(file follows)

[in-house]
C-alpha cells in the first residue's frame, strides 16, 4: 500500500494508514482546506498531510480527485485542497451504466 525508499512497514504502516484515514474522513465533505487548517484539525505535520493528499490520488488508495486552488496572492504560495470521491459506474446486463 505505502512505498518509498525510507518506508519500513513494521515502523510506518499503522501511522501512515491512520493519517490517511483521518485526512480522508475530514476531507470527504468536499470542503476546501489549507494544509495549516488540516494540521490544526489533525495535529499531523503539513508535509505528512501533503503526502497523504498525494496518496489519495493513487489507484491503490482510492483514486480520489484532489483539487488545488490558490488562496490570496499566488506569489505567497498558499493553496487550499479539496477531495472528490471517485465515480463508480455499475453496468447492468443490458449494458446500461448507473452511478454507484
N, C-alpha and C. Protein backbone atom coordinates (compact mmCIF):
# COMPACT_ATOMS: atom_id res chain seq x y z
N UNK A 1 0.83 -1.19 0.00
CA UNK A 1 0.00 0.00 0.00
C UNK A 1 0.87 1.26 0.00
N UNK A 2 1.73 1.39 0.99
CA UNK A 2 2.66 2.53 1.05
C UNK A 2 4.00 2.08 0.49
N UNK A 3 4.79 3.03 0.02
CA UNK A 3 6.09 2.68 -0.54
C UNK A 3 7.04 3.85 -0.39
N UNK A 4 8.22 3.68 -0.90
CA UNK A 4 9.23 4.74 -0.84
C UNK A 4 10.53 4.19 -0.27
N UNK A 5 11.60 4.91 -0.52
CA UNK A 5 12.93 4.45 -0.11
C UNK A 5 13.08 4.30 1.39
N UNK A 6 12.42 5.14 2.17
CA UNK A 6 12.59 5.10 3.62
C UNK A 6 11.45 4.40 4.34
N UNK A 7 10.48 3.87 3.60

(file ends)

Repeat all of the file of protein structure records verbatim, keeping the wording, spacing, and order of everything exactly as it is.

[in-house]
C-alpha cells in the first residue's frame, strides 16, 4: 500500500494508514482546506498531510480527485485542497451504466 525508499512497514504502516484515514474522513465533505487548517484539525505535520493528499490520488488508495486552488496572492504560495470521491459506474446486463 505505502512505498518509498525510507518506508519500513513494521515502523510506518499503522501511522501512515491512520493519517490517511483521518485526512480522508475530514476531507470527504468536499470542503476546501489549507494544509495549516488540516494540521490544526489533525495535529499531523503539513508535509505528512501533503503526502497523504498525494496518496489519495493513487489507484491503490482510492483514486480520489484532489483539487488545488490558490488562496490570496499566488506569489505567497498558499493553496487550499479539496477531495472528490471517485465515480463508480455499475453496468447492468443490458449494458446500461448507473452511478454507484
N, C-alpha and C. Protein backbone atom coordinates (compact mmCIF):
# COMPACT_ATOMS: atom_id res chain seq x y z
N UNK A 1 0.83 -1.19 0.00
CA UNK A 1 0.00 0.00 0.00
C UNK A 1 0.87 1.26 0.00
N UNK A 2 1.73 1.39 0.99
CA UNK A 2 2.66 2.53 1.05
C UNK A 2 4.00 2.08 0.49
N UNK A 3 4.79 3.03 0.02
CA UNK A 3 6.09 2.68 -0.54
C UNK A 3 7.04 3.85 -0.39
N UNK A 4 8.22 3.68 -0.90
CA UNK A 4 9.23 4.74 -0.84
C UNK A 4 10.53 4.19 -0.27
N UNK A 5 11.60 4.91 -0.52
CA UNK A 5 12.93 4.45 -0.11
C UNK A 5 13.08 4.30 1.39
N UNK A 6 12.42 5.14 2.17
CA UNK A 6 12.59 5.10 3.62
C UNK A 6 11.45 4.40 4.34
N UNK A 7 10.48 3.87 3.60